The issue only seems to have affected for paid G Suite users and not free customers as the corporate version of Google apps had a feature which was designed especially for companies. Earlier, an administrator for a company had the rights to manually set user passwords and the admin console would store these passwords as plain texts.
Google has come out and revealed that it recently discovered a bug because of which passwords of some users were stored in plain text. The bug has been found to have been present since 2005 inside G Suite accounts and could have potentially allowed any Google employee to access your account through your login credentials.
The issue only seems to have affected for paid G Suite users and not free customers as the corporate version of Google apps had a feature which was designed especially for companies. Earlier, an administrator for a company had the rights to manually set user passwords and the admin console would store these passwords as plain texts which were supposed to be hashed before storing.
This is different from what Google uses today as it remembers characters from your password and associates a has function with your account username.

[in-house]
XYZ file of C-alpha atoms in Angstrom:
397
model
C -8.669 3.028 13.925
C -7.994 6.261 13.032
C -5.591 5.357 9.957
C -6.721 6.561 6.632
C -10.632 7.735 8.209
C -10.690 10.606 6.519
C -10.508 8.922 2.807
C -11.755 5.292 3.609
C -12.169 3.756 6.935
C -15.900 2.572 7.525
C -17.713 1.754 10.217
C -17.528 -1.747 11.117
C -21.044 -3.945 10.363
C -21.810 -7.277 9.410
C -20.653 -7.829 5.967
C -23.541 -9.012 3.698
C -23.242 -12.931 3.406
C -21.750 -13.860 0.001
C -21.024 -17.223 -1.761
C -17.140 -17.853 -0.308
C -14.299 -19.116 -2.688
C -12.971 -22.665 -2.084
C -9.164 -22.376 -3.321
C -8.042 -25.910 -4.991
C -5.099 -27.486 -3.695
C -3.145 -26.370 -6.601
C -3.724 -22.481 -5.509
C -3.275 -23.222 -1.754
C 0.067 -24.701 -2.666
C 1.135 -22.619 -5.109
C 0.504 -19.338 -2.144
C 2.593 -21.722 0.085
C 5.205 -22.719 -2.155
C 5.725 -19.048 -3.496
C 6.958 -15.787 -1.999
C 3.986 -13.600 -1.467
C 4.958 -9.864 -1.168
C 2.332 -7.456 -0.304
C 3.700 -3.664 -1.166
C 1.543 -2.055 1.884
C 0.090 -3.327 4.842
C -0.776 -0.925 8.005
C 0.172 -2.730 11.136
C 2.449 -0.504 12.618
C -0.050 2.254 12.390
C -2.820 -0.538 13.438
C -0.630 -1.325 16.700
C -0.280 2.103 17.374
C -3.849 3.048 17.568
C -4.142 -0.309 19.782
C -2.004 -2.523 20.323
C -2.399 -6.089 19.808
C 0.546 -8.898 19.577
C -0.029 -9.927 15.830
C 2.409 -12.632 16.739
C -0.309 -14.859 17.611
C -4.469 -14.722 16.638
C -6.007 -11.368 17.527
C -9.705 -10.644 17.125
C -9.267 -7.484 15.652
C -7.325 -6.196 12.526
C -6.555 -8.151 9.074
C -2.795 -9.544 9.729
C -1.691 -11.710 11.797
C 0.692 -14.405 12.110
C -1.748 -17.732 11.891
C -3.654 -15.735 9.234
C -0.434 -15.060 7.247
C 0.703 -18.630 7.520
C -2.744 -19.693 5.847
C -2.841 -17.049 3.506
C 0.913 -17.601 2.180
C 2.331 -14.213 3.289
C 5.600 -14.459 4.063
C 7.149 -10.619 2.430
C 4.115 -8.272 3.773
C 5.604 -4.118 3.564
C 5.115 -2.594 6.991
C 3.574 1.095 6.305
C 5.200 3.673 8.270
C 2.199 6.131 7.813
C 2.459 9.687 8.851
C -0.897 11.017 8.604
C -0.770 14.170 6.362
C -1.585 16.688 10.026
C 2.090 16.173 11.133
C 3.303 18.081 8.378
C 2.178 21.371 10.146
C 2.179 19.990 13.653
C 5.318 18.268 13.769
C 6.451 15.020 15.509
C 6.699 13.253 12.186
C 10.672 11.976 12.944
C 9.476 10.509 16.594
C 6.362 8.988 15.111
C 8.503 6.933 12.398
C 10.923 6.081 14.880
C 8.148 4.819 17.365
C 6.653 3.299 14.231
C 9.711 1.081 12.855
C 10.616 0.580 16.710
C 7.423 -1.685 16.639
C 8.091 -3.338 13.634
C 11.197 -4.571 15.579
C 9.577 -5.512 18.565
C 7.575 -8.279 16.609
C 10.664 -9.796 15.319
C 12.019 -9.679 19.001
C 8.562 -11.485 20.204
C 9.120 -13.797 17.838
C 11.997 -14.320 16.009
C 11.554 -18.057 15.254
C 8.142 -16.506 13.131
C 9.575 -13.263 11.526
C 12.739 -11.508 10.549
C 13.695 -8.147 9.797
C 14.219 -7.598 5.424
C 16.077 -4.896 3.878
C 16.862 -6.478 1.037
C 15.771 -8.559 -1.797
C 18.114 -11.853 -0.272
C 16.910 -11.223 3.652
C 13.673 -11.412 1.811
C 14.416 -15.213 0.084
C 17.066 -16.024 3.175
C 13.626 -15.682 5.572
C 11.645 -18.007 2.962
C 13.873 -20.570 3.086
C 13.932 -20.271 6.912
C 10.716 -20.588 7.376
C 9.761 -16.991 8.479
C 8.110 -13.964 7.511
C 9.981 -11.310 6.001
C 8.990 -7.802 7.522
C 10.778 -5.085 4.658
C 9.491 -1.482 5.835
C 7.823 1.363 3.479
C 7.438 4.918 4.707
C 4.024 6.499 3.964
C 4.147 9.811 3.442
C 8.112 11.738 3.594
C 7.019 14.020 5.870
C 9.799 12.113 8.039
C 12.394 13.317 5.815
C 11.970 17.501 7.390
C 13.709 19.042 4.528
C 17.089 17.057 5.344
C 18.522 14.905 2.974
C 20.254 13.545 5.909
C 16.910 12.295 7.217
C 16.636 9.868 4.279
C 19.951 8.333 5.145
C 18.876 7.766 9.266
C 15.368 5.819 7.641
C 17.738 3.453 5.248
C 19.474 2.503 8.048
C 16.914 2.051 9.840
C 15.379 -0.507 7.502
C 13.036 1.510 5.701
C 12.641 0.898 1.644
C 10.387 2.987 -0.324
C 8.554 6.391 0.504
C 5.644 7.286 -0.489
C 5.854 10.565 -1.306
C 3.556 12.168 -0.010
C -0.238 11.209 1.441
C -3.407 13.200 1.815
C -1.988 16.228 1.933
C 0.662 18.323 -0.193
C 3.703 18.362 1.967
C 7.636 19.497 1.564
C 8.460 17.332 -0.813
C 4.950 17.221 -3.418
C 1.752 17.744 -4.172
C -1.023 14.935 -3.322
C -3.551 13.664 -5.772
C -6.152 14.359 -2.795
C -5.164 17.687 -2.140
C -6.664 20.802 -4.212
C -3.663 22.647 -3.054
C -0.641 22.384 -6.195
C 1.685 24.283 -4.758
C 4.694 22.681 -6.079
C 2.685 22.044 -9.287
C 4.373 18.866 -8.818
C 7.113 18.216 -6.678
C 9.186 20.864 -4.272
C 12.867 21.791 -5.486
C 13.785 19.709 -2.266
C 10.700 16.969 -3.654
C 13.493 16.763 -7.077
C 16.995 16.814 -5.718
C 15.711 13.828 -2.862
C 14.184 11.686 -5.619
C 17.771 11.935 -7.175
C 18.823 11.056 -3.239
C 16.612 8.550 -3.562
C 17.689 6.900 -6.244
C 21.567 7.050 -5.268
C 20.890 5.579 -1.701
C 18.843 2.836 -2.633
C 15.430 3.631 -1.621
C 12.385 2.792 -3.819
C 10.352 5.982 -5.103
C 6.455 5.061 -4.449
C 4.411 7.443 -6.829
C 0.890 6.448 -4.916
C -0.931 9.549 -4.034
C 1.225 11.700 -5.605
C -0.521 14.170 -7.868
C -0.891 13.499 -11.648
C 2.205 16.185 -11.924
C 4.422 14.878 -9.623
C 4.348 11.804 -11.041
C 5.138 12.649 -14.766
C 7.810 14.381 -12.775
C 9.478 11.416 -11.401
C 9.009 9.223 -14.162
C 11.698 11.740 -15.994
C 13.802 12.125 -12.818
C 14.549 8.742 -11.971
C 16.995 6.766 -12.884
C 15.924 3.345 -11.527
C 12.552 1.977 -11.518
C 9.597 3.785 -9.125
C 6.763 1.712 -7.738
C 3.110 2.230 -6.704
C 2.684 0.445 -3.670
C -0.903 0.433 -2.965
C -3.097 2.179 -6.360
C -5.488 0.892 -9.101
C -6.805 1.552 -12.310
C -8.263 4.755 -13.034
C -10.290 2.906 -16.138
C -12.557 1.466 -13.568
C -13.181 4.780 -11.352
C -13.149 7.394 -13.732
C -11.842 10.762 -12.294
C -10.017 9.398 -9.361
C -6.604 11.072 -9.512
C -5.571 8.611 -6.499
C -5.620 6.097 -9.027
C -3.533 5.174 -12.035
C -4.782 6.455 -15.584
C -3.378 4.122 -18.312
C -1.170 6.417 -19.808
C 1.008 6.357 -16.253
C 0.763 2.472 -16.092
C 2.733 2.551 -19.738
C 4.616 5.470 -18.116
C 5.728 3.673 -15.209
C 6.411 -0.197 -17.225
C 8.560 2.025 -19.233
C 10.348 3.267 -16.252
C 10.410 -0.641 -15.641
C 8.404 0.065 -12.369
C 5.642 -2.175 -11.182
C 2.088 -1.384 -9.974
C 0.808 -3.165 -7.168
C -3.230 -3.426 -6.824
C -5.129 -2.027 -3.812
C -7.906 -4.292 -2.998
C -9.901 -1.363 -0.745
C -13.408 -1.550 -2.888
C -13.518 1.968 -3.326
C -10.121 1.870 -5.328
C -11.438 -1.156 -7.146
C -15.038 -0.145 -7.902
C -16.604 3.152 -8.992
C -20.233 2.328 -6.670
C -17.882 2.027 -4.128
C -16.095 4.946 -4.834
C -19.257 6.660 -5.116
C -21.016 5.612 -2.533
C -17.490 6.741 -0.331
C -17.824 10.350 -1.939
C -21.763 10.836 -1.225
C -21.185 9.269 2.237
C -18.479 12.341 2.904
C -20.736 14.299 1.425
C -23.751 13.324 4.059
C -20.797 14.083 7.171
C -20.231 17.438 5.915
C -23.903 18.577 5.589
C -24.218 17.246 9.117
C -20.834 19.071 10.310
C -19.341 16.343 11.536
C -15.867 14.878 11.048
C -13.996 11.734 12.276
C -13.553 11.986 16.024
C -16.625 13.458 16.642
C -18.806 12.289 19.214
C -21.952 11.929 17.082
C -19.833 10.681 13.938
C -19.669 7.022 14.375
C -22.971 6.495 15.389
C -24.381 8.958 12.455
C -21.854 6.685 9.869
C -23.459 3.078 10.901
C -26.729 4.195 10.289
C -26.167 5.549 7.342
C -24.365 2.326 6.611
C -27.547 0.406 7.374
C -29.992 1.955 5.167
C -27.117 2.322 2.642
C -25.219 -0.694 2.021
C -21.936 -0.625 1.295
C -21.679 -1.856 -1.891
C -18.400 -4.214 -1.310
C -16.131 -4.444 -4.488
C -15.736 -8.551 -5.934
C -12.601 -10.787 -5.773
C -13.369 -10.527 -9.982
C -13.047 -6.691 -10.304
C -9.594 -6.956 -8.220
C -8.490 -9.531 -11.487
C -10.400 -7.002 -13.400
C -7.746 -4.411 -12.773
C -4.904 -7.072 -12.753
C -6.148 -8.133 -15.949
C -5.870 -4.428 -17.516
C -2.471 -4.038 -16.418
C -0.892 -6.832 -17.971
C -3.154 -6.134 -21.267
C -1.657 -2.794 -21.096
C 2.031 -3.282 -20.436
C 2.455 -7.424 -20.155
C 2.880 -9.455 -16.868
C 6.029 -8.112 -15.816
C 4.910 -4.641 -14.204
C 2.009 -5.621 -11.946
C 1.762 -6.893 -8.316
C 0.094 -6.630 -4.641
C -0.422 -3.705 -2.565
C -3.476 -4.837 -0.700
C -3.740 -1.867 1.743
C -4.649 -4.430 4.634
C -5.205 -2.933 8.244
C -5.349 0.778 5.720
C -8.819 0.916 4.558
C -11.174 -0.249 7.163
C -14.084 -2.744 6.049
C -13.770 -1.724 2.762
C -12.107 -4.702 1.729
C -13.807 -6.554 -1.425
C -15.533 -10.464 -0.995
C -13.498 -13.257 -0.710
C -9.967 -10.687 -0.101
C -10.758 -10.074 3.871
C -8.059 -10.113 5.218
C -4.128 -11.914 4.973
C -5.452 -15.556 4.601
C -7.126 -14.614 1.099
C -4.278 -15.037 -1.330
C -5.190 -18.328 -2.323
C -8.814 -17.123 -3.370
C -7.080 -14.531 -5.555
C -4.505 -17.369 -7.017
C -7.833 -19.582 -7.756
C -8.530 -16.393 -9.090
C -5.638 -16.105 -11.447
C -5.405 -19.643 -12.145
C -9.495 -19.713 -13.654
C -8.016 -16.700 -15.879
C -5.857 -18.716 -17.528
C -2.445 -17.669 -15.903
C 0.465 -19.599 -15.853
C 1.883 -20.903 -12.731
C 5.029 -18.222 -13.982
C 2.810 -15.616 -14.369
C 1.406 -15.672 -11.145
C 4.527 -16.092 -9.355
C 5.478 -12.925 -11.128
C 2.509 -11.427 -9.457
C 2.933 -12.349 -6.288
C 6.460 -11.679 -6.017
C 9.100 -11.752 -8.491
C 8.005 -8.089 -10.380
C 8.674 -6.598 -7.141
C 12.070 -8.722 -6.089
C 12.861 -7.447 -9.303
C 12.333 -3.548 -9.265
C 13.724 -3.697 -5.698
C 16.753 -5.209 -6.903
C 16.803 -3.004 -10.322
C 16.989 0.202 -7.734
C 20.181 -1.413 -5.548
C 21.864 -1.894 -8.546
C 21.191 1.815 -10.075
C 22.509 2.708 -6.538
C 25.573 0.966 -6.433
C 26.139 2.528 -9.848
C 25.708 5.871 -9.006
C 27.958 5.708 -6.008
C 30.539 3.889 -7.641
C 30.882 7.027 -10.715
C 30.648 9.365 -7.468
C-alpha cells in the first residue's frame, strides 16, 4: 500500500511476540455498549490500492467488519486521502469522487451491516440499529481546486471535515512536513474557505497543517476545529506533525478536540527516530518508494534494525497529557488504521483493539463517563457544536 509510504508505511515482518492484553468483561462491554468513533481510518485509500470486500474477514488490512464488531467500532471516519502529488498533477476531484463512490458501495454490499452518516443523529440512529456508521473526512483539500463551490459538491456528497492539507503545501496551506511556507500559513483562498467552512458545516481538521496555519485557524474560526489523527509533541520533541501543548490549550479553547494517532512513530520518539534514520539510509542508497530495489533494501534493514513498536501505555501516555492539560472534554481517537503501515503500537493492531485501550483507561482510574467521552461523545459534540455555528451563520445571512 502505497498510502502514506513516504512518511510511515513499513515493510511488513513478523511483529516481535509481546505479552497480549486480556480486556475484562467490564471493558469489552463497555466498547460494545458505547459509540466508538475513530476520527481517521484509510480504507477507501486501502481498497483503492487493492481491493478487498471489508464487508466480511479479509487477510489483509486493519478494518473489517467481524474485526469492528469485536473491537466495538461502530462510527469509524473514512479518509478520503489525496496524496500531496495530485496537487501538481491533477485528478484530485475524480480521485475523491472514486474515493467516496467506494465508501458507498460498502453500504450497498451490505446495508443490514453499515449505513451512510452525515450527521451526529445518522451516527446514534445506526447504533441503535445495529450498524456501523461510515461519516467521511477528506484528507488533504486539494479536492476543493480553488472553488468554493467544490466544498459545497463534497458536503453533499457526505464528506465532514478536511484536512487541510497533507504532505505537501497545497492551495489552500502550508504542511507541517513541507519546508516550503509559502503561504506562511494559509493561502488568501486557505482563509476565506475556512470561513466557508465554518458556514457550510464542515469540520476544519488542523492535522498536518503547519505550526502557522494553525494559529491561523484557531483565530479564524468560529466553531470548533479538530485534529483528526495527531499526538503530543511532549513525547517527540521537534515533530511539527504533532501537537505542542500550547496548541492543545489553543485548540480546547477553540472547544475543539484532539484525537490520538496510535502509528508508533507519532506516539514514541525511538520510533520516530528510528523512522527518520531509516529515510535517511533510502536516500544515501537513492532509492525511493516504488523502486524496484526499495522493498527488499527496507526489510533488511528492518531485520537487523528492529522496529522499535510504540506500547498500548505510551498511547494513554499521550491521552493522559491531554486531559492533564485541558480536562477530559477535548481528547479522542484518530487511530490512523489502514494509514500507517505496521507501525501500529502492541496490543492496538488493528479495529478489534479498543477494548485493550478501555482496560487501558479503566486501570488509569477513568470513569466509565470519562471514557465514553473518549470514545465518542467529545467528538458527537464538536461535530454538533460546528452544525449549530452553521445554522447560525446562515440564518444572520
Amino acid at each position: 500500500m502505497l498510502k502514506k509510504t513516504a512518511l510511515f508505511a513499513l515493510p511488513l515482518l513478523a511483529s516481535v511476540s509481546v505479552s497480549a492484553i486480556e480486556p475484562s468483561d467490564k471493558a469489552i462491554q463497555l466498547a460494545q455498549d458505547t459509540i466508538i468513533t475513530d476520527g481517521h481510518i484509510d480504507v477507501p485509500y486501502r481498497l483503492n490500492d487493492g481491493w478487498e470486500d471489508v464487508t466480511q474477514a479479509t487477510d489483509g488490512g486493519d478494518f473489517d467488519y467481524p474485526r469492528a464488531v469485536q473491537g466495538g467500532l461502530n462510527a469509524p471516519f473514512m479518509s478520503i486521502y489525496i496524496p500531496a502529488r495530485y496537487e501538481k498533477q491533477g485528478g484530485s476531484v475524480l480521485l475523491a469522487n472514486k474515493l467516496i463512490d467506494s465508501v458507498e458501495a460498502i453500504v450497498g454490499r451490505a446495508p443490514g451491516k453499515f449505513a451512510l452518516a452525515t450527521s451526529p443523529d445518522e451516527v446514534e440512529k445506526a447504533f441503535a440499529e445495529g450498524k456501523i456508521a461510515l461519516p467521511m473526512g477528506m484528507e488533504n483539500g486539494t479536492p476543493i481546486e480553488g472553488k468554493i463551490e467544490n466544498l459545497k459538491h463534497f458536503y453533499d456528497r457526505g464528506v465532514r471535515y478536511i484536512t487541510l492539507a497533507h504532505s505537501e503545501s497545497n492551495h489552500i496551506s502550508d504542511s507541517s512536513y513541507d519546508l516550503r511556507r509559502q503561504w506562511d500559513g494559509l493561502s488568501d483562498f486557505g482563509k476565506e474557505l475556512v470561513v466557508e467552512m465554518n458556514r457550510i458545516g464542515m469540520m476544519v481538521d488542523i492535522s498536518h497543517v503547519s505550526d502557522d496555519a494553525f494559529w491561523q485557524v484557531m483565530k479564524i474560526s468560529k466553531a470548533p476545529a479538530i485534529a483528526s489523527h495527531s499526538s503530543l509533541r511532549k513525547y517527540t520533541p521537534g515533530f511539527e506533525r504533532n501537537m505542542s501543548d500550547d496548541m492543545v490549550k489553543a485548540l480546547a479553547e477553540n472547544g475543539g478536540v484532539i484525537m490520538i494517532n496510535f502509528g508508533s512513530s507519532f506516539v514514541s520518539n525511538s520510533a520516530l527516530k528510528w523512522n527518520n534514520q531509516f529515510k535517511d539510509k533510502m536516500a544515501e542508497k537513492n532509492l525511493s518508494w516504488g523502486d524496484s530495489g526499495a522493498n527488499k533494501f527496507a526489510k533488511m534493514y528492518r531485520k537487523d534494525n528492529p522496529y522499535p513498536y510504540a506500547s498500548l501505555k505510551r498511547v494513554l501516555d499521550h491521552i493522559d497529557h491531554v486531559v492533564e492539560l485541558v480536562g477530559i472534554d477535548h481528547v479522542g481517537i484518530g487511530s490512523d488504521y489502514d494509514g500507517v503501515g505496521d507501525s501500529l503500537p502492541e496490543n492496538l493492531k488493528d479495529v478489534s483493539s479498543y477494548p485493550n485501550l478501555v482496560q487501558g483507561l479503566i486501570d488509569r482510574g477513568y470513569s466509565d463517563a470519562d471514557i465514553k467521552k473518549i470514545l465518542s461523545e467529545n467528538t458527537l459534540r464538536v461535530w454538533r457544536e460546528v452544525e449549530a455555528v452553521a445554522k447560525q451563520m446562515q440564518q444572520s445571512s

While Google didn’t reveal that extent of accounts that may have been affected, it did reveal that a few of their enterprise G Suite customers who used the service since 2005 could have been the victim.
Google Cloud Trust VP, Suzanne Frey had this to say “We made an error when implementing this functionality back in 2005: The admin console stored a copy of the unhashed password. This practice did not live up to our standards. This issue has been fixed and, again, we have seen no evidence of improper access to or misuse of the affected passwords. We will continue with our security audits to ensure this is an isolated incident”.
Google has also notified G Suite admins about the list of users who should set a new password.
This has been a long month of data breaches and security vulnerability which started with WhatsApp which was found to have attackers exploit users through its calling function. Yesterday, Instagram found itself under the same scrutiny after it was found to have leaked contact details of 49 million users including celebrities, brands and influencers.
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